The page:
by Nick Hanover
If you live in Austin then you already know there’s too much damn music to keep track of. And sometimes you just want to sift through it in bite-sized chunks. We totally understand. Allow us to introduce you to The Latest Toughs, five tracks from five bands to get you up to date and make each of your workdays a little easier.
Despite the long-distance threat of the most powerful hurricane in history, Austin seems to have survived the weekend. And now I have a gorgeous new pond in my backyard. In honor of the intrusion of nature on what should have been a weekend of good times, let’s kick off this week’s Latest Toughs with the decidedly ecological new 7″ from Tapes, pairing the sprinkly “Boca” with the long, simmering build of “Rousseau.” “Boca” may be the A-side and may also serve as a clearer evolution of the band’s Books-influenced debut but “Rousseau” is the clear stand out to my ears, utilizing a warm electric piano tone for low end atmosphere as textural guitar and delicate drums swell, climbing to a feedback-soaked apex. “Rousseau” stretches out over six minutes, but unlike so many of their post-rock peers here in Austin, it never feels like a slog.
Pleasure Venom- “Hunt”
No Wave pops up on a of Austin bands’ one sheets as an influence but I suspect the actual number of groups with any real knowledge of how to achieve that distinctly New York sound outside of its natural habitat is pretty minute. Outside of the marvelous Popper Burns, the relatively new ensemble Pleasure Venom come as close as I’ve heard to a modern No Wave in ages, with their take on the genre functioning as a hybrid of James Chance’s akimbo funk and ESG’s eerie, feral vocalizations. The rhythm section of Trevor Mason and Thomas Valles is smartly placed at the forefront of “Hunt,” their groove machine tight as Audrey Campbell’s vocals rip up the rest of the mix, Anna Charlock and Austin Reynolds’ guitars getting in little riffs here and there but mostly serving as flavoring rather than meat. The production curiously avoids the icy guitar tones you’d expect from a post-punk leaning band, but given the sharpness of Campbell’s voice that ends up working out in the band’s favor. “Hunt” is also just a tease of the band’s debut EP of the same name, which is slated for the end of the year.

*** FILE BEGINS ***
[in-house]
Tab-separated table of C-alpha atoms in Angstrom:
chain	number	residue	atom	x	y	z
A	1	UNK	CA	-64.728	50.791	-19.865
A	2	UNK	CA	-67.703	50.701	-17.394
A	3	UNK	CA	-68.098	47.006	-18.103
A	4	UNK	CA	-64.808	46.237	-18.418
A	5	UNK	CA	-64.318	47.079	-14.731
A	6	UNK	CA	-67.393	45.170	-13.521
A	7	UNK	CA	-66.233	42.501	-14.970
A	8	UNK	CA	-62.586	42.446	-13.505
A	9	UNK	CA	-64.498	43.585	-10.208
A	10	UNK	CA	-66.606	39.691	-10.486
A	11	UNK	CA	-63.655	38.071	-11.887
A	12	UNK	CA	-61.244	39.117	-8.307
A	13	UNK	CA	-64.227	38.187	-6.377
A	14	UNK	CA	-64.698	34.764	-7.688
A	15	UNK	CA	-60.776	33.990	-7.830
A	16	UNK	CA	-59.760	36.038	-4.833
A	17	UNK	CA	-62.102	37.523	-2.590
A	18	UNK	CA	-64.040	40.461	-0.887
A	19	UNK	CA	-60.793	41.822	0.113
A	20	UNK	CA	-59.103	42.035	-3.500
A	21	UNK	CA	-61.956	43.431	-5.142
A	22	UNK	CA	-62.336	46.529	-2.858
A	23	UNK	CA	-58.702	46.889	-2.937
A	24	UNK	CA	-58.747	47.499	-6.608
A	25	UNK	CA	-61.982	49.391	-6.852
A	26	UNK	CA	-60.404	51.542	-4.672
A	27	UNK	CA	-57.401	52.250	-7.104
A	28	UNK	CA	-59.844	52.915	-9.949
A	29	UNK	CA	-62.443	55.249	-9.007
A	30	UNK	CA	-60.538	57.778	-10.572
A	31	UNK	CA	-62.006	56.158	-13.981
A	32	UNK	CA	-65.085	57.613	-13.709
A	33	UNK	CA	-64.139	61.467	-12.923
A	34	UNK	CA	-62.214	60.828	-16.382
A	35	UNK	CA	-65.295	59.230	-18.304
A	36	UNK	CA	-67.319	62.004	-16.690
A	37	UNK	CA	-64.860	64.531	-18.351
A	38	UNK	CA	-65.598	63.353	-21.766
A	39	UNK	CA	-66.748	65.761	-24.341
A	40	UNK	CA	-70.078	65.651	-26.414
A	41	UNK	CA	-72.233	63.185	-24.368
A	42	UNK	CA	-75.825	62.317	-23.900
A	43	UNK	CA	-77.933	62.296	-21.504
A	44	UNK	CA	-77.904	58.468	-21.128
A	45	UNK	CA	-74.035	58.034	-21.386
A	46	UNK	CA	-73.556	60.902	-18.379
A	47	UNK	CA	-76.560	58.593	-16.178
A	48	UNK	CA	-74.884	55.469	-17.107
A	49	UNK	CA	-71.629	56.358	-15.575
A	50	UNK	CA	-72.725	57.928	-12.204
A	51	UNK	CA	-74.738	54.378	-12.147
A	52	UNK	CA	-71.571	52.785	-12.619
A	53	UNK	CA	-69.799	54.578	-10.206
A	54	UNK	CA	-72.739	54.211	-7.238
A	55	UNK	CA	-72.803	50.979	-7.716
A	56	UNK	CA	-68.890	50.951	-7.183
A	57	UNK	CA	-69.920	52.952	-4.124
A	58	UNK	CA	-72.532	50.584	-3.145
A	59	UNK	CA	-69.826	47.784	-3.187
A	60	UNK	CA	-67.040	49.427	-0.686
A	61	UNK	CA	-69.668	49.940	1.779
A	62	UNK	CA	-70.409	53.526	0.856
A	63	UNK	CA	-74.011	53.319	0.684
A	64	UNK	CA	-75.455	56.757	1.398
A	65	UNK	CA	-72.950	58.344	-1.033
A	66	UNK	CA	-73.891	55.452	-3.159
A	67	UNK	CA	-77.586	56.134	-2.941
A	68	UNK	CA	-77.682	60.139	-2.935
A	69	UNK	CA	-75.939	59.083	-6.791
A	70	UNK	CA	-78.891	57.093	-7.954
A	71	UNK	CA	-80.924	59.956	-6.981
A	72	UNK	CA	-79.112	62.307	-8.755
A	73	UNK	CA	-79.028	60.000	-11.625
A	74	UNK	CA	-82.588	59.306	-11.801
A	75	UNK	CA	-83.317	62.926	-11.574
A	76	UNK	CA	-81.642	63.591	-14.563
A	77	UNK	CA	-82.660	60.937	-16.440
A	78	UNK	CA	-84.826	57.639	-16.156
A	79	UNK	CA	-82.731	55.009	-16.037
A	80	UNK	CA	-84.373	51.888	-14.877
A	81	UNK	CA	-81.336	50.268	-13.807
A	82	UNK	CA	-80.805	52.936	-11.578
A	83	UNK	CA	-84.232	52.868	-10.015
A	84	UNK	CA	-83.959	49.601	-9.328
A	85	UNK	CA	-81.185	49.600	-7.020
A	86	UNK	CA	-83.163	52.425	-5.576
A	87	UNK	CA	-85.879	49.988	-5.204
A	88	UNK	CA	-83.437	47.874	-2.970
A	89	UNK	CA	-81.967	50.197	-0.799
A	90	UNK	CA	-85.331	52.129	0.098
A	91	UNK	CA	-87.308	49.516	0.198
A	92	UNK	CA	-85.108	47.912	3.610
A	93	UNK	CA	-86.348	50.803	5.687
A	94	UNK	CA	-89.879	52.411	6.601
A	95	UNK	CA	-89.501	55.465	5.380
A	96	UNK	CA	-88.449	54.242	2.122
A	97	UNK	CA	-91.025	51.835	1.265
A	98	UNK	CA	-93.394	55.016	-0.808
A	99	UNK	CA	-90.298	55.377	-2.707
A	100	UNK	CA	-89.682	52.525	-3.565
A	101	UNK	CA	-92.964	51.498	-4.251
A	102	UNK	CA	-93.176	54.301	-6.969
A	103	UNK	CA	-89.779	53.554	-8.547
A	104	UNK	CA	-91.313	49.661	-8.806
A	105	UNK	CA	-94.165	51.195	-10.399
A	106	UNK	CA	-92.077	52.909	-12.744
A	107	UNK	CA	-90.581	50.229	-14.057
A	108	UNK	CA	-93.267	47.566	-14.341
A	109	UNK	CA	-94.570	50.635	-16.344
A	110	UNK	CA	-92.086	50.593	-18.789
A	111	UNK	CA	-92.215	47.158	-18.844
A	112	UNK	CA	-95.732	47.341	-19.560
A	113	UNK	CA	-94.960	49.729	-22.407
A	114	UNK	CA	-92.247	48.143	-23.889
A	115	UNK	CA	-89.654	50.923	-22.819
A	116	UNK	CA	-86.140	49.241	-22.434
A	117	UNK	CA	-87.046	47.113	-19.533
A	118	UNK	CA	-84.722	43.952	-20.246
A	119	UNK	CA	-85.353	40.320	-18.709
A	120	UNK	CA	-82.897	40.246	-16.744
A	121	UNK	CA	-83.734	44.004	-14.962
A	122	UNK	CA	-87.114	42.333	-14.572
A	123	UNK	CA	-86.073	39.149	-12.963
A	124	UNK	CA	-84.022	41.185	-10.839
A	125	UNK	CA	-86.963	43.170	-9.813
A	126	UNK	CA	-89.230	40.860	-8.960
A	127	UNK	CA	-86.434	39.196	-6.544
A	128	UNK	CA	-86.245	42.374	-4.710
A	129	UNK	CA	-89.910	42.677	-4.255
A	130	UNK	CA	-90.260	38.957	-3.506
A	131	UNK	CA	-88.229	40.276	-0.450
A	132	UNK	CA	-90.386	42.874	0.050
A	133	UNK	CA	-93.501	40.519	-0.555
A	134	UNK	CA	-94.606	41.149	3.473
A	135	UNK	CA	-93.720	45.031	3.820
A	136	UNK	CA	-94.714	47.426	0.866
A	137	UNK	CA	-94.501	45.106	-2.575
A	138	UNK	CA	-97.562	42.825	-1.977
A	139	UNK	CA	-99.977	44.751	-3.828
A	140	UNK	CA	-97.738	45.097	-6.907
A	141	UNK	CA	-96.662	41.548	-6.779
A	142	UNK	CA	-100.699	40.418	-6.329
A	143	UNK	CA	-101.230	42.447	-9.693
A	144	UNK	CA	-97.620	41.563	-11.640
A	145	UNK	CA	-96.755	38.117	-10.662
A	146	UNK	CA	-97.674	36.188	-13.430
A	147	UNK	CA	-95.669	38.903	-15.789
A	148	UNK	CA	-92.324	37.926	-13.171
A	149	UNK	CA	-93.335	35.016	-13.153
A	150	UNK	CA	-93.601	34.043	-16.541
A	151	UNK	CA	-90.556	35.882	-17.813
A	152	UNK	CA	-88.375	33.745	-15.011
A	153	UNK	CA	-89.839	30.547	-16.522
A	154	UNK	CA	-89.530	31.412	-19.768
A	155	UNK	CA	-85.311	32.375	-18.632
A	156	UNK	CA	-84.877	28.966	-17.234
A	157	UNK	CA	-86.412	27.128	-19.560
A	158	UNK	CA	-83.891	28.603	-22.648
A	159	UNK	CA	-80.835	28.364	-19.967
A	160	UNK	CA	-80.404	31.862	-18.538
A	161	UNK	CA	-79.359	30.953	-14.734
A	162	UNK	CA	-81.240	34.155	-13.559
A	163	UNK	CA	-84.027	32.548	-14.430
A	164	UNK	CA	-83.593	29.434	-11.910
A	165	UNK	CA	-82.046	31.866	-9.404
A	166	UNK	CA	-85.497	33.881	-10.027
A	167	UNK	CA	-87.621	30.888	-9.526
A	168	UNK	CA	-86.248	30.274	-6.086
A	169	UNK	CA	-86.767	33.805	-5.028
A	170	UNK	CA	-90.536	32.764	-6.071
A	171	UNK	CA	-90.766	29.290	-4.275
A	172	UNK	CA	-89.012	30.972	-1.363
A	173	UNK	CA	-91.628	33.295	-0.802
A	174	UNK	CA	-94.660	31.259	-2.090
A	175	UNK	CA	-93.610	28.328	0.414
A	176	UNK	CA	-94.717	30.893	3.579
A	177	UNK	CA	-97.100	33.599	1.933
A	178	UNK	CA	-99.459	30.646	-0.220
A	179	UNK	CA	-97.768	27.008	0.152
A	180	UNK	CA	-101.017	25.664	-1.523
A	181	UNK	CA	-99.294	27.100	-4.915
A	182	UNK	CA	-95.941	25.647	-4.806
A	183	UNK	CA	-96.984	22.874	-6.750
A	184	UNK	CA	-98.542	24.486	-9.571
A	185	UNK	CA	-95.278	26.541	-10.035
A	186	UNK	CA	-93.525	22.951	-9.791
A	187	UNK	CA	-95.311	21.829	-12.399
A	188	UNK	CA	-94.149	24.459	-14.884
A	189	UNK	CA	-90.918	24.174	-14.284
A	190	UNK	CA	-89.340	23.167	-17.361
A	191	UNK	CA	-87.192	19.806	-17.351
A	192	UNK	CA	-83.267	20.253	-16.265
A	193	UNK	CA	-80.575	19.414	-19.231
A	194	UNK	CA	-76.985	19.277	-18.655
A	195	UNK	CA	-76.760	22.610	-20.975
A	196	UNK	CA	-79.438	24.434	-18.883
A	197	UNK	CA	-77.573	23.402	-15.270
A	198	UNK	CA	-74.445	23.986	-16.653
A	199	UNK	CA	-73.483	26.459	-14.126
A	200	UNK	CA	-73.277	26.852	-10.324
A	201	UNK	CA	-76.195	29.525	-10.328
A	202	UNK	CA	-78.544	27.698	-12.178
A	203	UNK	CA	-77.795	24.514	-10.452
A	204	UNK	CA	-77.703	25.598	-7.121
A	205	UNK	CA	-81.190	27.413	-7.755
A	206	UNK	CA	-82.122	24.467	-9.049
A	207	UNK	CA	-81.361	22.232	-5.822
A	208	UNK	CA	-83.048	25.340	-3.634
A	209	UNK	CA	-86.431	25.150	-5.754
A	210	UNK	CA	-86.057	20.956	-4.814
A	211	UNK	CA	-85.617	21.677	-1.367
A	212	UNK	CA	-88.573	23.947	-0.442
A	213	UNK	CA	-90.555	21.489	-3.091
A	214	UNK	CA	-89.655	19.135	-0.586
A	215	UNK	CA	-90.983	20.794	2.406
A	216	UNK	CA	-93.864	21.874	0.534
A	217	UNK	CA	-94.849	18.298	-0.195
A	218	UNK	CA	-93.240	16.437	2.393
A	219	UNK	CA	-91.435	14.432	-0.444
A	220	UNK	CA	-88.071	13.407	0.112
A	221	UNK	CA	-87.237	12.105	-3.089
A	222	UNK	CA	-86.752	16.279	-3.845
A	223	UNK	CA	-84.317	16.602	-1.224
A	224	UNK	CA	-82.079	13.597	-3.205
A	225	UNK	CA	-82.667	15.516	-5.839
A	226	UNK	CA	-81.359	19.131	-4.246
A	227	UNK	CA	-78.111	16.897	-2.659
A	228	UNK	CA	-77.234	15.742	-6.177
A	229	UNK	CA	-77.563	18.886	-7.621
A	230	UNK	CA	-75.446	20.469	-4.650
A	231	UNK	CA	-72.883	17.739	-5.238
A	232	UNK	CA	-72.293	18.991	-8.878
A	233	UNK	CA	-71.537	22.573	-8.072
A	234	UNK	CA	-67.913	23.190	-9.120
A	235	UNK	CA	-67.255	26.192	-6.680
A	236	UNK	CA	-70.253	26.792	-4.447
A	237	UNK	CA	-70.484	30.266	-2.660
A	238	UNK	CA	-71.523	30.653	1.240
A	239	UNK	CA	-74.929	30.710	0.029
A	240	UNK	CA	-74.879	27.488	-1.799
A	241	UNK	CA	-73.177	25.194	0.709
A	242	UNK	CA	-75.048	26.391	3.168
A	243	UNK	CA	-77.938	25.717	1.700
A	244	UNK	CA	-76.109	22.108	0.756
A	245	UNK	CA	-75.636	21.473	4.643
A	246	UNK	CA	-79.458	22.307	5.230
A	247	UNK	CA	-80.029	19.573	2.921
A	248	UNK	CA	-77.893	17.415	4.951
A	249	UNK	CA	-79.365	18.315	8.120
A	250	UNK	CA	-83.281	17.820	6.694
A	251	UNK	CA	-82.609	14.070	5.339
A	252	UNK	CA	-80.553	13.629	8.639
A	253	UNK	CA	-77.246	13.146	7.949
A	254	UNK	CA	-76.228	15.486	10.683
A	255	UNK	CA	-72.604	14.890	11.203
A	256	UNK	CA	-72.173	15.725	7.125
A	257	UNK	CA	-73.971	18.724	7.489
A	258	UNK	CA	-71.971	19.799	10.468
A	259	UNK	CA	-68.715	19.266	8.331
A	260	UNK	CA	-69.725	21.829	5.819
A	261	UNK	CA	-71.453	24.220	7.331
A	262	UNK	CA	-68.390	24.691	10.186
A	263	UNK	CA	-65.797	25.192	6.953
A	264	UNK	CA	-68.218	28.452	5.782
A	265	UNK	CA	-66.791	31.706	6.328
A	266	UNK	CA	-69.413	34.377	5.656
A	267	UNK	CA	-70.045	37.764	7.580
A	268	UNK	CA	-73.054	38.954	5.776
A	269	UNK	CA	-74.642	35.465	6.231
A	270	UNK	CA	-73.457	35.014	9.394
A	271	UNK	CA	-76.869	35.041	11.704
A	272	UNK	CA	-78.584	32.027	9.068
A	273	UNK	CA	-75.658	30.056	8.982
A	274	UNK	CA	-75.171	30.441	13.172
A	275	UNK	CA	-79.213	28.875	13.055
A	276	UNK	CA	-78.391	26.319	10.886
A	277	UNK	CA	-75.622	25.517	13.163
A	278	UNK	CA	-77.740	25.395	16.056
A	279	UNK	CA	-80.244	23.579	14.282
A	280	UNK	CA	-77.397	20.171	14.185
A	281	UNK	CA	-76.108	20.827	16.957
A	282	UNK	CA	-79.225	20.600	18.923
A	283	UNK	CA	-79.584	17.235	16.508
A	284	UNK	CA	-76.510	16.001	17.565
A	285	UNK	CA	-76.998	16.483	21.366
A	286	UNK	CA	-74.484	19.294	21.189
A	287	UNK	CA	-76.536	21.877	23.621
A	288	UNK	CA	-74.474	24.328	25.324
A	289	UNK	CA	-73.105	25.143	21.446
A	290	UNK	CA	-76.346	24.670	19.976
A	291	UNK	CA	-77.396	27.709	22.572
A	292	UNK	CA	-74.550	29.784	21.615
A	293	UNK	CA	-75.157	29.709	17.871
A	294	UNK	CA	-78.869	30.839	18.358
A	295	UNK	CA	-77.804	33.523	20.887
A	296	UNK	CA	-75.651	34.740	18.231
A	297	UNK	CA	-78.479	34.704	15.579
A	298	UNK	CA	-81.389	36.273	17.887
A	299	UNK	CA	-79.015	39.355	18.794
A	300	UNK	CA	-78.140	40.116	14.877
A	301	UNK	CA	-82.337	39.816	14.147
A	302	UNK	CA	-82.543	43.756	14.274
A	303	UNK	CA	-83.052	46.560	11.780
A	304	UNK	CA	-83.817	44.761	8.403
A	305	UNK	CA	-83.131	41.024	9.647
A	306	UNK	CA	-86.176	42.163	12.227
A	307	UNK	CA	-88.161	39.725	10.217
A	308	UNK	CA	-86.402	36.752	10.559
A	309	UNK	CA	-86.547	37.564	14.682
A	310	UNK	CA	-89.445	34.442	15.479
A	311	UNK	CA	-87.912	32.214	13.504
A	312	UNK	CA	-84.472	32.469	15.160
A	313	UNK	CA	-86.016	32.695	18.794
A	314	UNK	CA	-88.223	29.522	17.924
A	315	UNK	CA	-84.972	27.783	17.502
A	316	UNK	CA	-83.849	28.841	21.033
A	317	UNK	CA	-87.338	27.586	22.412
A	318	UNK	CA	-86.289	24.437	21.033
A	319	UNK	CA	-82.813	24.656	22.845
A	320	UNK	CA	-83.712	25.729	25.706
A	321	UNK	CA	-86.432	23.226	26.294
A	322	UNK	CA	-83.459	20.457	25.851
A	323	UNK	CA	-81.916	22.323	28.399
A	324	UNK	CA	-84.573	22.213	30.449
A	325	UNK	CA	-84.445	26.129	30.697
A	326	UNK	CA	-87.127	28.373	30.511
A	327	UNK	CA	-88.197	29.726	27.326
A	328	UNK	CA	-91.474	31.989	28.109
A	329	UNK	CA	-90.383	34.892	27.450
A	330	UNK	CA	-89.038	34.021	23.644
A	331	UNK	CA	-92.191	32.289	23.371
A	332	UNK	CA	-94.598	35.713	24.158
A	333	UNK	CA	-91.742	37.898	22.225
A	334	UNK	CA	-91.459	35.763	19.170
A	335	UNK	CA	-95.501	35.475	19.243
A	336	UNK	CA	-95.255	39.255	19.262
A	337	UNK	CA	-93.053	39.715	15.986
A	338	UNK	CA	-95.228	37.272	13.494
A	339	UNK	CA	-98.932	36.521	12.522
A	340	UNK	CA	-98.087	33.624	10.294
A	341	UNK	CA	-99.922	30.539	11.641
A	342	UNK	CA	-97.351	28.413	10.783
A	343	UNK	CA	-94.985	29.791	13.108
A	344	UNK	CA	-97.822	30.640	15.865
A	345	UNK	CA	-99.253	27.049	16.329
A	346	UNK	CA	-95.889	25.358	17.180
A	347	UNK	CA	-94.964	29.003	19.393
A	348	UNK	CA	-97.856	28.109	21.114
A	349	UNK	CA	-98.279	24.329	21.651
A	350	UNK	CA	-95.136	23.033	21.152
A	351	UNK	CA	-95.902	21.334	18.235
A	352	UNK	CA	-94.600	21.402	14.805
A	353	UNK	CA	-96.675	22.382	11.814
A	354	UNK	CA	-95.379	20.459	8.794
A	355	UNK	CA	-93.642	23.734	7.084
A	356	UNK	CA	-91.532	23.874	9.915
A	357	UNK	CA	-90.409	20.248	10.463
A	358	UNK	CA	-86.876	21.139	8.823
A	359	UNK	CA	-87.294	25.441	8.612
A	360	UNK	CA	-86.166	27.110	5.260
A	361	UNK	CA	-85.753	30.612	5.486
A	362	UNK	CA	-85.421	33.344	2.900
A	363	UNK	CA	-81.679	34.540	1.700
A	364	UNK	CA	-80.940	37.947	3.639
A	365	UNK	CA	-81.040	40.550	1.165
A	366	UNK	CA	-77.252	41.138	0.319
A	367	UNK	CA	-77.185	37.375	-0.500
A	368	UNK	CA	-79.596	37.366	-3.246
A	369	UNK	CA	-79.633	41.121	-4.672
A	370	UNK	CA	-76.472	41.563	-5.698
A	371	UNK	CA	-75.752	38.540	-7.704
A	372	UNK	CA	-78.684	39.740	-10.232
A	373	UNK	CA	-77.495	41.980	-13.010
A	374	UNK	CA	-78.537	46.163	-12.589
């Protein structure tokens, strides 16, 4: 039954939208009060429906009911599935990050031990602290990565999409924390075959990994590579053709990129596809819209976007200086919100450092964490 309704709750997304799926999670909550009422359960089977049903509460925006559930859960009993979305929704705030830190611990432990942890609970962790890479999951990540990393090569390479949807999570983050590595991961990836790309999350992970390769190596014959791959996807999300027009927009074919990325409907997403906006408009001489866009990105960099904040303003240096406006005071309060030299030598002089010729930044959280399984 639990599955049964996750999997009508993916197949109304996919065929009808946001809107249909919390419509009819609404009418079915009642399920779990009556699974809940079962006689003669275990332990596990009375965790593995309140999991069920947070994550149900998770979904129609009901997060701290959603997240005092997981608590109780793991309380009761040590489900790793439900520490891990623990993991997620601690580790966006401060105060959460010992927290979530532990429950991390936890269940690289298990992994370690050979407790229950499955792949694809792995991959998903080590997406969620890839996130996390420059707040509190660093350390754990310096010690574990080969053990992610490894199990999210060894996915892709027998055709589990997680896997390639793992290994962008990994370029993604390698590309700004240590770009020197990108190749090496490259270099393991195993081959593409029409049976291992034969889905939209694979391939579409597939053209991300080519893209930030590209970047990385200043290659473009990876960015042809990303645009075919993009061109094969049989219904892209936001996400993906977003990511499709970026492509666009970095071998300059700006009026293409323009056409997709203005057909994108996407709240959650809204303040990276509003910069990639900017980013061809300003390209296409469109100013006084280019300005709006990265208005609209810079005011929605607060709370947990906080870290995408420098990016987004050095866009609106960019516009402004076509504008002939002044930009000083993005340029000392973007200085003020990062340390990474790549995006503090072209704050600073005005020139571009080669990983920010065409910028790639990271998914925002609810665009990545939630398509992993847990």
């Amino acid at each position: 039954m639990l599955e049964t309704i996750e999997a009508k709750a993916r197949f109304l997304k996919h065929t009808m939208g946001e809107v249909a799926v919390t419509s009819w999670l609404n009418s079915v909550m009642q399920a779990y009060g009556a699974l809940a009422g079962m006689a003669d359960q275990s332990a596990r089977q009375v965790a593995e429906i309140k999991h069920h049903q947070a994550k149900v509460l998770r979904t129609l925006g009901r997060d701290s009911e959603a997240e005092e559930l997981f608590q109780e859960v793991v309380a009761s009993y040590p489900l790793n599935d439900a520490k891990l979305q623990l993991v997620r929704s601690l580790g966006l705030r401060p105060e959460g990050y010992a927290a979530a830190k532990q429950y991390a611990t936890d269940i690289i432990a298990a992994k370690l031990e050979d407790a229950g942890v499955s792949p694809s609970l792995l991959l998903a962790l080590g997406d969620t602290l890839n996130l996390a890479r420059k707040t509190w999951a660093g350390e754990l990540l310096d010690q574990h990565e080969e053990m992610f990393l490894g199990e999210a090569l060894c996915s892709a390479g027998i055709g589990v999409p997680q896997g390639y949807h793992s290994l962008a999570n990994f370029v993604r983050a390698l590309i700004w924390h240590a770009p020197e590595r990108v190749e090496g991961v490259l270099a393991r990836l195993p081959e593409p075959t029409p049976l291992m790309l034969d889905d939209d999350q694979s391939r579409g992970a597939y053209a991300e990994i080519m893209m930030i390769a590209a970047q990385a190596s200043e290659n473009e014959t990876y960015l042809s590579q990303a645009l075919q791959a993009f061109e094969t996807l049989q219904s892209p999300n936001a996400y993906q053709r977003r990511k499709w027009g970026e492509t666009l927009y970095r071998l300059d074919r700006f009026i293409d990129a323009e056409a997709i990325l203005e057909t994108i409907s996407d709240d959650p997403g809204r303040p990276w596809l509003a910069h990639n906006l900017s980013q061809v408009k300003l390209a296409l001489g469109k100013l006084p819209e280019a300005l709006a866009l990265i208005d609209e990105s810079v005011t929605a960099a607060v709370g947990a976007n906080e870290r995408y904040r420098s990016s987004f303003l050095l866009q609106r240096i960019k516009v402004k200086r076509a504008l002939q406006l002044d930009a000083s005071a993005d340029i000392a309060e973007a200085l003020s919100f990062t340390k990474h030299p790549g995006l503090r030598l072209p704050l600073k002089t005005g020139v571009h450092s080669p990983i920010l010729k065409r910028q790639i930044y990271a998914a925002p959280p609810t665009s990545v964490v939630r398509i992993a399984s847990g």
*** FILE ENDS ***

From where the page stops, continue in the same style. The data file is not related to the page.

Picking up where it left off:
Tiger Waves- “Turns to Sky”
Honestly, I’m pretty happy that indie rock has mostly grown out of its Brian Wilson obsession. Wilson gets the bulk of the credit for the studio magic end of psychedelia but the only genius I ever cared about from that camp was Van Dyke Parks and somehow he remains criminally underloved. But I’m almost tempted to give Wilson’s acolytes a second chance if more of them can get the style as right as Tiger Waves do on “Turns to Sky.” Continuing this week’s theme of B-sides that are so much better than their A-sides, “Turns to Sky” isn’t just a throwback to Pet Sounds, it’s a continuation of the California pop that early indie Wilson fanatics like Irving and Beulah practiced, albeit with less sunshine. Although “Turns to Sky” is basically three and a half minutes of studio experimentation, what keeps it together is the regular return to a melancholic refrain, the lyrics explaining a fear of losing your head. These segments are built around lazy acoustic strumming but eventually give way to full group participation, complete with handclaps, organ and reverberated snare hits, making them the delicious palate cleanser between avant vignettes.